Yesterday, the Bundesbank published - among other data - the household net worth, not only for Germany but also for Spain, Italy, France and Austria. Italy has a median household net wealth that is three times higher than that of Germany. This was an attempt at giving some perspective to those numbers, it became something that asks more questions than it gives answers. But, hopefully discussion points that - even though I cannot give a conclusive answer are worth some time.
The Bundesbank survey, interviewed 3,565 households (4,000 planned) face-to-face and computer assisted between September 2010 and July 2011. The German study is part of a wider ECB effort (HFCN), in an attempt to harmonise the the data for all Euorzone countries.
Germany, with a median net worth of € 51,400 per household, was behind the other large countries of the monetary area. With both the crisis countries Spain and Italy coming in at more than three times that number. Comparing the averages, the distance to the other countries is lower, here Spains net worth (€ 285,800) is almost 1.5 times the German value (€ 195,000).
The Bundesbank also provided numbers for east and west Germany. Citizens living in the east have both on average( € 67,500/230,240) and median (€ 21,400/78,900) a significantly lower net worth compared to their western counterparts. Showing that the country is, still, over 20 years after the reunification not at a point of similar living standard in both parts. It is, therefore, best to only compare the west German number to that of the other Euro area countries. Also, it is safe to assume that there is some drag on the west due to measures to help the east. The "Solidaritätszuschlag" (5.5 % of wages), designed to help pay for the reunification costs, affects every German above a certain freshhold, but since wages in the "old" states are higher, it can safely be assumed, that those are more affected. Three states (Bavaria, Baden-Württemberg and Hessen) additionally pay the "Länderfinanzausgleich" which primarily, helps the eastern states.
The by far biggest source of wealth is real estate (average € 168,000 or 86 %). In Germany over half the population does not own a house or flat. In the other countries citizens are far less likely to rent.
The huge difference between the Eurozone countries is in dire need of of an explanation, especially since the GDP (PPP) numbers per capita show a very different picture, with Germany in second place behind Austria. It is clear that this is not a perfect indicator for the standard of living, still these numbers are worth being considered. According to the world bank, in 2011 Germany's GDP per capita in US dollars came in at almost $ 39,500 with Italy and Spain last at around $ 32,600 and $32,000. Disposable income numbers also seem to indicate that Germans could be wealthier.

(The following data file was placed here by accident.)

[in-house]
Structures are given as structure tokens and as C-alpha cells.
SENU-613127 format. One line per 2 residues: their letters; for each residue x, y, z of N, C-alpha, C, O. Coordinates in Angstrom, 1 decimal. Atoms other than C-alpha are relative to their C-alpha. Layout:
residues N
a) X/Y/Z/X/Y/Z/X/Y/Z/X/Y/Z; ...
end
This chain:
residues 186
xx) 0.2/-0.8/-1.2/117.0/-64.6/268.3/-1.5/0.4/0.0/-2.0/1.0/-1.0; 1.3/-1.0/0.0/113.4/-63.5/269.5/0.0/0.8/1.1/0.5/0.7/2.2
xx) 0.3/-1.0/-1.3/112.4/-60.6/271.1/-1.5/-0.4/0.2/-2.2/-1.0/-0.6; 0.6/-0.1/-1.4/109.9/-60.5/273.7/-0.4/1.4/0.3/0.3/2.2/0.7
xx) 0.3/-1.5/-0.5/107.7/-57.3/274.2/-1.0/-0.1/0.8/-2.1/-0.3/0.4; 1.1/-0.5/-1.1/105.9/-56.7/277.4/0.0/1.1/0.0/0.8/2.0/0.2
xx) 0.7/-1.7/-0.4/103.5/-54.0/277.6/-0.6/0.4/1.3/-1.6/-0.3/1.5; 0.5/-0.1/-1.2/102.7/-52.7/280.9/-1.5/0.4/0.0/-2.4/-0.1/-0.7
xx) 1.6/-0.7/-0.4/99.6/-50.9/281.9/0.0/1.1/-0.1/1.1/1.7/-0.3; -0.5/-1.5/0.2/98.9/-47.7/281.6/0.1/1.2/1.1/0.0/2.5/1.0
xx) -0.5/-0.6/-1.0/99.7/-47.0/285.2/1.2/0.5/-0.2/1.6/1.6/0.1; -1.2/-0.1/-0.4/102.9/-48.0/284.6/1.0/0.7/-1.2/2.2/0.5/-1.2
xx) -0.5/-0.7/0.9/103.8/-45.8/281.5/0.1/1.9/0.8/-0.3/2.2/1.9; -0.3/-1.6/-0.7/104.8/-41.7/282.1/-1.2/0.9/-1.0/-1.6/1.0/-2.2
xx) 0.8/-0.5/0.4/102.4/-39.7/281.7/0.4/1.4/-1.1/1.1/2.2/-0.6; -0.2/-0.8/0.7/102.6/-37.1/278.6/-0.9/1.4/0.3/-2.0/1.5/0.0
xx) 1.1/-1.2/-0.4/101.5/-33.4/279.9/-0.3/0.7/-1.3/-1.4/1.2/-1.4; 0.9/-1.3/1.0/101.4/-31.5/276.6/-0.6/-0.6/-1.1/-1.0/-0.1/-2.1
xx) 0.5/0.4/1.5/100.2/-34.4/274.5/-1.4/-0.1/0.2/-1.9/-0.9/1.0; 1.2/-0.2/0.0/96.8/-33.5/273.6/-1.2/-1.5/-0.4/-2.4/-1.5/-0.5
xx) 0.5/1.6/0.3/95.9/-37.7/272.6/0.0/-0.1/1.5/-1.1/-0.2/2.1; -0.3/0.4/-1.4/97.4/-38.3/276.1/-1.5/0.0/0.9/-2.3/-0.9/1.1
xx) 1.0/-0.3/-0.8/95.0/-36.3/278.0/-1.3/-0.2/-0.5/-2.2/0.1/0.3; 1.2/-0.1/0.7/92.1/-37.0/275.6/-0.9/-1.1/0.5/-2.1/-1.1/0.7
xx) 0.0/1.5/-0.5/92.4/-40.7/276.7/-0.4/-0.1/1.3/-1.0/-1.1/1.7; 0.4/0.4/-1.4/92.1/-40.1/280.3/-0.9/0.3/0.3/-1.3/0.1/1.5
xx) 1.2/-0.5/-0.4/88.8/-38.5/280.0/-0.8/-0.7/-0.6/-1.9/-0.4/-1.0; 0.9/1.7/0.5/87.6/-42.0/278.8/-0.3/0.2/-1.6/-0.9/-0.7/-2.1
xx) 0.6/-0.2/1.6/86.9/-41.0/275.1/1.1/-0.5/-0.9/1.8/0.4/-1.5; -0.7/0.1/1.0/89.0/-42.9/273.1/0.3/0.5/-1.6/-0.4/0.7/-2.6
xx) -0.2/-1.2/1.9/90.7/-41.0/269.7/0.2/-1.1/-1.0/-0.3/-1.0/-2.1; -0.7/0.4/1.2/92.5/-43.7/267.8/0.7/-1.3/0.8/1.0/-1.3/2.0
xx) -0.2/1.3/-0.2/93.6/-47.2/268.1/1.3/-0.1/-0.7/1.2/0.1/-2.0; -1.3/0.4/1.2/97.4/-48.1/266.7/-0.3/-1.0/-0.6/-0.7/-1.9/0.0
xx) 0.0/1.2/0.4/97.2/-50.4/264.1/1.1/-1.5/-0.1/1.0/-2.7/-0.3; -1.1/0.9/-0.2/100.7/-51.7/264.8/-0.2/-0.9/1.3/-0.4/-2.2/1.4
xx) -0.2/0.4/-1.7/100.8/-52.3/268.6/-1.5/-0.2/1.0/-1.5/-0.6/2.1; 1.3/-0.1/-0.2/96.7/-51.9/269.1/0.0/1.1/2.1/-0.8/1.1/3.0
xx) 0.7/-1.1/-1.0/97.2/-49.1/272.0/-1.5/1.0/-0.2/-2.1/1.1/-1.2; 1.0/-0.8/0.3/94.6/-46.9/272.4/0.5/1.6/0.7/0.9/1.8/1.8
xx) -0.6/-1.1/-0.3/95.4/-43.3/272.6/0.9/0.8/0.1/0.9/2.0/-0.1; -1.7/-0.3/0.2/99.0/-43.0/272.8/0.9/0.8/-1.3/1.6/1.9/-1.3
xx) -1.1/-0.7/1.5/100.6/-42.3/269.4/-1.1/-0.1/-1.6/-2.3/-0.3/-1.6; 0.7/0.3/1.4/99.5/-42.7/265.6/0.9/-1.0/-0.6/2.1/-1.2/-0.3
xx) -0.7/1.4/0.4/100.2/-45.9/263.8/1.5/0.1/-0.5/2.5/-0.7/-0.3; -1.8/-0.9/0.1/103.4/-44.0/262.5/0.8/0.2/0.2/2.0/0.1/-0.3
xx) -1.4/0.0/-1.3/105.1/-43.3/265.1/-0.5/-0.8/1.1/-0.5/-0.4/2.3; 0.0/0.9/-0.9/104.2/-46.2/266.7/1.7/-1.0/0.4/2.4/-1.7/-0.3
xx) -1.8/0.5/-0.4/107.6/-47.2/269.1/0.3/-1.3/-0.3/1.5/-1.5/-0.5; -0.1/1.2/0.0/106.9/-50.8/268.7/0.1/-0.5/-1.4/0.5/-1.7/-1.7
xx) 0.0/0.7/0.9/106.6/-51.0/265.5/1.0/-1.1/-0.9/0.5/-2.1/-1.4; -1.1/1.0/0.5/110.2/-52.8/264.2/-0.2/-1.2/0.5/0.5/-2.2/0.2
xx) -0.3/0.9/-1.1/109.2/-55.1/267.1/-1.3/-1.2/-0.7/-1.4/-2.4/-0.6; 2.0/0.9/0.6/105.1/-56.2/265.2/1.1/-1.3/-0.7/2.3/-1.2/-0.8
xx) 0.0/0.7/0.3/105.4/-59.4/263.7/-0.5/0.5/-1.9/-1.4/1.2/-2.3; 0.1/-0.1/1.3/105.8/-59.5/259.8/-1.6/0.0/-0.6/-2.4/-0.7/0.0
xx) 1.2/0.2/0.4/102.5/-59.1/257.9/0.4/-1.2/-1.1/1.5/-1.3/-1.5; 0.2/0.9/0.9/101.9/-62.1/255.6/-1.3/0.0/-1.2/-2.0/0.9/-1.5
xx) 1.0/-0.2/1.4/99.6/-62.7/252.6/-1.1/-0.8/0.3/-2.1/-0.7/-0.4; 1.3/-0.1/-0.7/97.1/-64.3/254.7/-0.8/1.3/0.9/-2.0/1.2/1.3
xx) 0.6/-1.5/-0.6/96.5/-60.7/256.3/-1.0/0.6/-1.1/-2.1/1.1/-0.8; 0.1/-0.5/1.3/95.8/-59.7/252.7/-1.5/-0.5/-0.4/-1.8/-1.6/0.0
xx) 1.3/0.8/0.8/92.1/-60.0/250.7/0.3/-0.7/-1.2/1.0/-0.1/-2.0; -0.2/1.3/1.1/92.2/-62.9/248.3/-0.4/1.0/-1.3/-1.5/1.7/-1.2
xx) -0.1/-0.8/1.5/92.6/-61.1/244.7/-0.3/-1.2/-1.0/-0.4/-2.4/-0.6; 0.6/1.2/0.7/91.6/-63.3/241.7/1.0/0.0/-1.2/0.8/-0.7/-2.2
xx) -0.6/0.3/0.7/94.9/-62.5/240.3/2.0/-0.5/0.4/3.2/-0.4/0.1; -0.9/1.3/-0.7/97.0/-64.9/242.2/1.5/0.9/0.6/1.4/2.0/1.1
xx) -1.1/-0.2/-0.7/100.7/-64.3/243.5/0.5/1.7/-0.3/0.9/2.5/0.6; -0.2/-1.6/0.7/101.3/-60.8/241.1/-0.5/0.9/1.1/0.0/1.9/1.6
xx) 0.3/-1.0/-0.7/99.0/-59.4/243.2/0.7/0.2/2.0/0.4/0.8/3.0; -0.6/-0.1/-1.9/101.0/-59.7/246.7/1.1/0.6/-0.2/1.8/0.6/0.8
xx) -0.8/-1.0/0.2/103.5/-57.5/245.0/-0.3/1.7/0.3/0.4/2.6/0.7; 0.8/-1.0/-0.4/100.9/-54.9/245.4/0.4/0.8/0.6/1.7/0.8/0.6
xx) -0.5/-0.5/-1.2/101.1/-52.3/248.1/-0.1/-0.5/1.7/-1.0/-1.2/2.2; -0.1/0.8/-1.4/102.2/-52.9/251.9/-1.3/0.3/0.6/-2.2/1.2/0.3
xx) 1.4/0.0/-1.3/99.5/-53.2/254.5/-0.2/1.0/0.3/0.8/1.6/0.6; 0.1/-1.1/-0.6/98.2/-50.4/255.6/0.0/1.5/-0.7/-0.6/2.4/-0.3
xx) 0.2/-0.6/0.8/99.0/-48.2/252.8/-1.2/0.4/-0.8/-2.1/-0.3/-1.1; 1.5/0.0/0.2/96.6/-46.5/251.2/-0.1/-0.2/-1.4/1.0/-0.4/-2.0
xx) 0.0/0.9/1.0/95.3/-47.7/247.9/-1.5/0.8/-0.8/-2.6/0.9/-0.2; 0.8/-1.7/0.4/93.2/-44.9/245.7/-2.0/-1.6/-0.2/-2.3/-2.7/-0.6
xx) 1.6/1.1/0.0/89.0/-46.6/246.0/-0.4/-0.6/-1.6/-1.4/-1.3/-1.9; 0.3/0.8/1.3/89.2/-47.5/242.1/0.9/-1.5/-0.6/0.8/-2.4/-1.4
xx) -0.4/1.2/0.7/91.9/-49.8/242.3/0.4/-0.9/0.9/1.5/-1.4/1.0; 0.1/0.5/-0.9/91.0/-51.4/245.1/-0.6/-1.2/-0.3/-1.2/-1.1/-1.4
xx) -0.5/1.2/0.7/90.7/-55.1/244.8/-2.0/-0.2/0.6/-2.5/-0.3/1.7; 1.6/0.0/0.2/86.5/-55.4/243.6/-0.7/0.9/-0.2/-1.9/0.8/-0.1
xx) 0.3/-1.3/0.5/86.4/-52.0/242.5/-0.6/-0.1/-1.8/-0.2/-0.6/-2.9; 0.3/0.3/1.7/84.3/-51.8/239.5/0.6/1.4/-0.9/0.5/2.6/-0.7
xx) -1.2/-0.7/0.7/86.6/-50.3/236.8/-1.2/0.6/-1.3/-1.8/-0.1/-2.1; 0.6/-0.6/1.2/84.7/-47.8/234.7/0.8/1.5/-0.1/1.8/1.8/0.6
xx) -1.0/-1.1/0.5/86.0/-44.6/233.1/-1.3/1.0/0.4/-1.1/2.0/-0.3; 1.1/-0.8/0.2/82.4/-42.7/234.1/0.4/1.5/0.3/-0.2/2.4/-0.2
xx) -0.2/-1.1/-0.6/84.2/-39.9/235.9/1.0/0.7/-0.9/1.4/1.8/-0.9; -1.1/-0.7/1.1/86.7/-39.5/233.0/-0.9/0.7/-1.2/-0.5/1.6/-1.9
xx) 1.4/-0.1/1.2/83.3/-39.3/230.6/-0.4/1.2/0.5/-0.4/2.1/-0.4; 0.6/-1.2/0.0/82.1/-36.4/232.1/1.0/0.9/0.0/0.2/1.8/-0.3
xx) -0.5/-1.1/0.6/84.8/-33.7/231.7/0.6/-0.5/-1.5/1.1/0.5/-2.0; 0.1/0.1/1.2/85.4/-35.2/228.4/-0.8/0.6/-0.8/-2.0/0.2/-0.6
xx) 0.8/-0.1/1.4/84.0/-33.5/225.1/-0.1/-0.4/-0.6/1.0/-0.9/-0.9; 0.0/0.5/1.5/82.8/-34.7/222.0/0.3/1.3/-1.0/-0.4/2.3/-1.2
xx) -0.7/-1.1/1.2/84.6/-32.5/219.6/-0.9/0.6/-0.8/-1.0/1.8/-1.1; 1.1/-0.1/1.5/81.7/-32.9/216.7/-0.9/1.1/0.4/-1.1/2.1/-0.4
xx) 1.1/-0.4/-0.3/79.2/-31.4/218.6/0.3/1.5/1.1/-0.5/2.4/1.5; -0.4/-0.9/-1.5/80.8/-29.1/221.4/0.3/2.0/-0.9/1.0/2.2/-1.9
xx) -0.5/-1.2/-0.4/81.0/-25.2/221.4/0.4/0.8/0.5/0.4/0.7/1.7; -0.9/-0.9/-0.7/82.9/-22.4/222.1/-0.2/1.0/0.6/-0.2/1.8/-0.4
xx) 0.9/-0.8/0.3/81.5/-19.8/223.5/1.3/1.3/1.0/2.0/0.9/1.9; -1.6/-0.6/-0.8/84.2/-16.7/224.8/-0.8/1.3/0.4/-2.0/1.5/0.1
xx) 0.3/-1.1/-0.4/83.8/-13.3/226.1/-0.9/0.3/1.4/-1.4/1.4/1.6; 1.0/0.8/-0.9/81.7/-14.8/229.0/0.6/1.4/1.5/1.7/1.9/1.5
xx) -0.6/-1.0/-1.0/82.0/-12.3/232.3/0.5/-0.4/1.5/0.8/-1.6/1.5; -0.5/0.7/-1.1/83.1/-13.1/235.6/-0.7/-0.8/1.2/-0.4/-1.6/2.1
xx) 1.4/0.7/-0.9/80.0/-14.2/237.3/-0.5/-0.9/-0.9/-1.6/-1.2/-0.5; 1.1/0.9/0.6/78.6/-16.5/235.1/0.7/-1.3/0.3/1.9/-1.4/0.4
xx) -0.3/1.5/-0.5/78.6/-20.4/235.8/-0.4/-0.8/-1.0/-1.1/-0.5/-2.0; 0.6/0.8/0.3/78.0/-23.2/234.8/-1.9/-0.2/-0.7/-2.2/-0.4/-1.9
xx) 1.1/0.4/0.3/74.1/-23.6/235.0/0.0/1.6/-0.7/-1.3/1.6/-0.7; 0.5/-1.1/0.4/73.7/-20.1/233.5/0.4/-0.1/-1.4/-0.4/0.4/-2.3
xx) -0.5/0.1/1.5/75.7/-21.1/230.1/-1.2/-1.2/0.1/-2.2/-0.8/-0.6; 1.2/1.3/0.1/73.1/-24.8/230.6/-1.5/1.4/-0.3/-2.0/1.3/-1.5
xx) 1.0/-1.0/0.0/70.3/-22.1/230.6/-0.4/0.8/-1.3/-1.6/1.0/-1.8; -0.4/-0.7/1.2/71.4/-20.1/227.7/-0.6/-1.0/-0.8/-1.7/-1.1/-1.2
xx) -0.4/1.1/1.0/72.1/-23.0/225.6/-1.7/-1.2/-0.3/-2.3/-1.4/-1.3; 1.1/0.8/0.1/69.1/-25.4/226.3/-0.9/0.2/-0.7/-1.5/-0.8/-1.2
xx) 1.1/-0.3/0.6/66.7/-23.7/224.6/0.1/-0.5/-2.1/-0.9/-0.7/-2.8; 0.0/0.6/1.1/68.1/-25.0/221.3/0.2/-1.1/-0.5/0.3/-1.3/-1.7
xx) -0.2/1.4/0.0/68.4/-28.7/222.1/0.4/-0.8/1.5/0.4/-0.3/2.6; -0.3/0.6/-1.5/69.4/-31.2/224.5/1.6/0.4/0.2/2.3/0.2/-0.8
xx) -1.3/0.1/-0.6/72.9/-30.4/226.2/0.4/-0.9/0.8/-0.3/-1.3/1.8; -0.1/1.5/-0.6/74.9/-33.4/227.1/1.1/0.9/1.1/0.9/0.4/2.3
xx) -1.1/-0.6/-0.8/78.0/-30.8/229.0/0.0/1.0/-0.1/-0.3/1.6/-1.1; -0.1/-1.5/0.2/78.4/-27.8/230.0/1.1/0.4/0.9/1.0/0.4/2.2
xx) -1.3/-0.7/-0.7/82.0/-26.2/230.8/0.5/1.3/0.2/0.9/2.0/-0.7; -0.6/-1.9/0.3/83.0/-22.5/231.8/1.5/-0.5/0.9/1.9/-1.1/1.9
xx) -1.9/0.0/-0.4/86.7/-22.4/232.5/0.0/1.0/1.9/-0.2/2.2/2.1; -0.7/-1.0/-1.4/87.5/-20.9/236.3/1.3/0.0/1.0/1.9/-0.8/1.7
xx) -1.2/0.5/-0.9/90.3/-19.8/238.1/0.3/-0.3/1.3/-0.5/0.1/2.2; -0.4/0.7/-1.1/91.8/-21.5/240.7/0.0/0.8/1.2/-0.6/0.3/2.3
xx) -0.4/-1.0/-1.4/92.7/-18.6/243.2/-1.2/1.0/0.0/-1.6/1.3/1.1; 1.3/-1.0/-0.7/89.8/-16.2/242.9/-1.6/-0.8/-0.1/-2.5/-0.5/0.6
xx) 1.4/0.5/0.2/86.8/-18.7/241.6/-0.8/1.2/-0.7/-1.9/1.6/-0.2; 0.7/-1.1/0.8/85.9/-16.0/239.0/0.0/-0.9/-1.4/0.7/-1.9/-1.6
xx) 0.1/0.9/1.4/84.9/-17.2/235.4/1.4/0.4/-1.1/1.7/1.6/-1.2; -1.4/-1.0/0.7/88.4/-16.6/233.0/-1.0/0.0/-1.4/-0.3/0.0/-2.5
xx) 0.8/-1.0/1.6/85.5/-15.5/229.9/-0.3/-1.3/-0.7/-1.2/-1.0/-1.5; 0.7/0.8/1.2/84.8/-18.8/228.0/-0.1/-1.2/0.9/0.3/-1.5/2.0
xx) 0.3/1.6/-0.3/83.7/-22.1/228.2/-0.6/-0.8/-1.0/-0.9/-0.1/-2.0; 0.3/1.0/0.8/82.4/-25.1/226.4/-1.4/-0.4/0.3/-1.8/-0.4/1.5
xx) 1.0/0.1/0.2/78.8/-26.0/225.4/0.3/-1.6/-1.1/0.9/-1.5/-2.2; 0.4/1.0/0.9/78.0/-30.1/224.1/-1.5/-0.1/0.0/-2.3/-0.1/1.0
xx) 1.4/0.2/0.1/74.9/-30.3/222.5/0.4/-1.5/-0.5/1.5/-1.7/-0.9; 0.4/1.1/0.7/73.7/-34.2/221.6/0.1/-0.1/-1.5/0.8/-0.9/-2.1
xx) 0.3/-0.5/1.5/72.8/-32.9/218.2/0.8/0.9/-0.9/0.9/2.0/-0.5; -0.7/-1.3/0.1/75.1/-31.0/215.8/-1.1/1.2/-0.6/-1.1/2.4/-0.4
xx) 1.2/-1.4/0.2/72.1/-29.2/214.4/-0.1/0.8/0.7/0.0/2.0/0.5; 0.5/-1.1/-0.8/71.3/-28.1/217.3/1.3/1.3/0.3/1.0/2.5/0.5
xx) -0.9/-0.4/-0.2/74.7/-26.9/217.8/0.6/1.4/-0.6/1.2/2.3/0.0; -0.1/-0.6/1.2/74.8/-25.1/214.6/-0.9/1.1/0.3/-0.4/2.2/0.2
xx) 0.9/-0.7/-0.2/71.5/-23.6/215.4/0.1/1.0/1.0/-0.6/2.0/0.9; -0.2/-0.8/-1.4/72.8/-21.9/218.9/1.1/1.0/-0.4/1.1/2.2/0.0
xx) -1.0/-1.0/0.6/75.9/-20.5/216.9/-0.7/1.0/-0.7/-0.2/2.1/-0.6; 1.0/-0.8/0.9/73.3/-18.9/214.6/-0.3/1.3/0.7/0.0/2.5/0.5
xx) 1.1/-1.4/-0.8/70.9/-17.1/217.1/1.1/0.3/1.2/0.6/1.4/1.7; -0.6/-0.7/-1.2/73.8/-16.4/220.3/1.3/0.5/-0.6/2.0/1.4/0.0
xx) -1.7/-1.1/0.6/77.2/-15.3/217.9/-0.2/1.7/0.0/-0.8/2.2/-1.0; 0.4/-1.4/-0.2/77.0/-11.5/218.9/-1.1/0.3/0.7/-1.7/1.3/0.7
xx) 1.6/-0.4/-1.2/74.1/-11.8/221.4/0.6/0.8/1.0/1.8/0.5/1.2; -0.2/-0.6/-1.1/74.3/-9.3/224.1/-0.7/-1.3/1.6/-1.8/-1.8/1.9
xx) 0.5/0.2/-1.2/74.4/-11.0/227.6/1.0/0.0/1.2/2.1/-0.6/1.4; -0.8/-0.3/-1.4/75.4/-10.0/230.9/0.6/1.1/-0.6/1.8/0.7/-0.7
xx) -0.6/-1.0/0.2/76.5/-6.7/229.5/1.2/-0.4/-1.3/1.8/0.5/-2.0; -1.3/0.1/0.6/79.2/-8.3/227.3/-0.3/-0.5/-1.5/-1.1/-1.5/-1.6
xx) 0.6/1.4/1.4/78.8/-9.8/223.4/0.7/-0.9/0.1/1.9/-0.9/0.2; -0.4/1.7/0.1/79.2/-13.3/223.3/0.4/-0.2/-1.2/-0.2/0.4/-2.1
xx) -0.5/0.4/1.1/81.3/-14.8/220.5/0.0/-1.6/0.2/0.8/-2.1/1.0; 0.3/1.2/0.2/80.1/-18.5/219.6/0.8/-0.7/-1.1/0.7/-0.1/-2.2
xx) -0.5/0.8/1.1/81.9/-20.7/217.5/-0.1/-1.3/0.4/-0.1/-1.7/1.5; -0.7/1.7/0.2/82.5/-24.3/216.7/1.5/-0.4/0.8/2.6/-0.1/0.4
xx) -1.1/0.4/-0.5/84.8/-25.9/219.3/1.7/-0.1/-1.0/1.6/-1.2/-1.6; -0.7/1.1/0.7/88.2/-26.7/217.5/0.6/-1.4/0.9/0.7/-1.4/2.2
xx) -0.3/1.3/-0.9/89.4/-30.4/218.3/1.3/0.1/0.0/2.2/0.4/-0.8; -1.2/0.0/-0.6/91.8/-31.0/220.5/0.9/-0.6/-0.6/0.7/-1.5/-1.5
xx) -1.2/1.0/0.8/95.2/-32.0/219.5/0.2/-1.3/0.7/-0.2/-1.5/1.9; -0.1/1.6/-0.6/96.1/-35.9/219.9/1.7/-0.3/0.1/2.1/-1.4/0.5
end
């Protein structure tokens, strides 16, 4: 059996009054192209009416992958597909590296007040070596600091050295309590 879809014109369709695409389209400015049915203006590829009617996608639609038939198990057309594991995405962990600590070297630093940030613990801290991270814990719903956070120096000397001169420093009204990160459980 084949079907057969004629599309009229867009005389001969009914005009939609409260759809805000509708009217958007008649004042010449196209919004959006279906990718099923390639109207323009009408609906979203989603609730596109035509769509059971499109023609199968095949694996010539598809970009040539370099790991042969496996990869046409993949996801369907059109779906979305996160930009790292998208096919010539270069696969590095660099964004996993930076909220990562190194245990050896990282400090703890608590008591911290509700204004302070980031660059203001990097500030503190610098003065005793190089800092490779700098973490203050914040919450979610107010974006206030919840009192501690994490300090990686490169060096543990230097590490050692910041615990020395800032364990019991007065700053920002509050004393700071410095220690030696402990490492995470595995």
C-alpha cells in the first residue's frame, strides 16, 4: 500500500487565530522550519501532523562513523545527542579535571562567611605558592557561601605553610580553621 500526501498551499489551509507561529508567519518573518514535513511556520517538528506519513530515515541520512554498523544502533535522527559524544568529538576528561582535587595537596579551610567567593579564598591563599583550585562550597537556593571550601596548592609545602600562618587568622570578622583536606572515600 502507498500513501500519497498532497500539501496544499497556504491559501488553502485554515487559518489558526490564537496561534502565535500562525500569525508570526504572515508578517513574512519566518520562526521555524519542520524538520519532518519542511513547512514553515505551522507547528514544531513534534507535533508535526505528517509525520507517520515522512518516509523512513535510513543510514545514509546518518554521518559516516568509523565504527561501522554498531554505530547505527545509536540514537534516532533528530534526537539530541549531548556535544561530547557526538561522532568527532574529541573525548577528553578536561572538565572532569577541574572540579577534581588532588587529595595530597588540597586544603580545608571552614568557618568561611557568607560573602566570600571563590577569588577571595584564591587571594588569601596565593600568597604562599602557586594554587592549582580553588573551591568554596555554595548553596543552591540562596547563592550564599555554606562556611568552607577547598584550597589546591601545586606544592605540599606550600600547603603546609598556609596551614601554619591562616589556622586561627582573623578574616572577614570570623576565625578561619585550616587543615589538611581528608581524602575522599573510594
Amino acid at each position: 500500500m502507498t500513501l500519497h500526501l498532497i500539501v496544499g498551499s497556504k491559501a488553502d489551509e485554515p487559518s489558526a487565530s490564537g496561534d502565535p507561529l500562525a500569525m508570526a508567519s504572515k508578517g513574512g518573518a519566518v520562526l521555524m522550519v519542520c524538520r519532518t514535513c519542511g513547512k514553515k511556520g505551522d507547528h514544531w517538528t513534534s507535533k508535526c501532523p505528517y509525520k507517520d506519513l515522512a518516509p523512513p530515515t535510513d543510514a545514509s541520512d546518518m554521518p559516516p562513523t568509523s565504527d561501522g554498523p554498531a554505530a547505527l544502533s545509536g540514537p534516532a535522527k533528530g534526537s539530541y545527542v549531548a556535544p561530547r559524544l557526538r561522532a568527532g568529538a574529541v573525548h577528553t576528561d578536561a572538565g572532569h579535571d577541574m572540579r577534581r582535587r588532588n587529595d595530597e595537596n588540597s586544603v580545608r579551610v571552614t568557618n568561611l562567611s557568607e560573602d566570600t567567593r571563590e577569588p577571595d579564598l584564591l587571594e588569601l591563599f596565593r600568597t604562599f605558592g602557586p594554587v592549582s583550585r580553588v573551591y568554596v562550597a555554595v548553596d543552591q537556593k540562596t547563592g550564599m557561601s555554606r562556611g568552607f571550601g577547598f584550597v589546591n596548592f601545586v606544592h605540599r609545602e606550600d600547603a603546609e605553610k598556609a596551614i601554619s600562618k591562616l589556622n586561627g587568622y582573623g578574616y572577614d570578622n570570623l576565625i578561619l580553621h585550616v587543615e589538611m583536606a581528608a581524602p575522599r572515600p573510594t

One possible explanation for the discrepancy, that I have seen, was WWII. Yes the war did destroy a lot of wealth in Germany, both in industrial production capacity and private property but since Austria was less affected, and is at the same level and a similar country to west Germany (France, Italy and Spain [civil war] were also hit hard) one can savely assume that this is not the case.
So, those numbers could just reflect reality or there might be a systematic component that reduces the reported wealth in Germany compared to say Spain. (!) What now follows is purely anecdotal. It is just a personal assumption. It is not evidence. It is just an idea, which I find worth discussing but for now it is only speculation(!)
In Germany there is - in my opinion - a tendency to understate the wealth. The German middle class is reluctant to give an answer in the first place. Often people will not state their income, if asked. Also we likely look to hard numbers. Asking home owners what their house is worth will - in my opinion - likely result in the price they paid not a realistic estimate. These just might be 30 years old numbers. Again, even if directly asked to give an estimate there will in my opinion, be a tendency to understate house price inflation. This might explain some of the difference, since 86 % of the wealth in Germany is in real estate.
On the other end of the equation, Spaniards, for example, might - due to the housing bubble - show a tendency to overstate their wealth.
I have not found the questionaire on the Bundesbank homepage, so I do not know for a fact how or if such a possibility was taken into account. I have also not found a satisfying answer in the published paper, either. If, you find it feel free to contact me and I will update this.
German median household net worth is a lot lower than in other countries, which indicates higher inequality in Germany than in other countries, since the difference between the averages is not as high. This might reduce the will of the Germans to accept further rescue actions. The numbers published by the Bundesbank seem to contradict what GDP per capita indicates. One possible explanation is a different answering behavior of Germans compared to that of other countries.Other possibilites might be:
- Paying rent reduces wealth so much that the country would have to find answers. This would explain the low median
- Germans are spending much more than people of other countries. This seems to be contradicted by the savings rate. Only France has a higher savings rate.
- Perhaps export orientation isn't such a good business model after all.
- Germany is also the country which contributes the most to the EU. But that number does not seem to be significant enough to explain such a discrepancy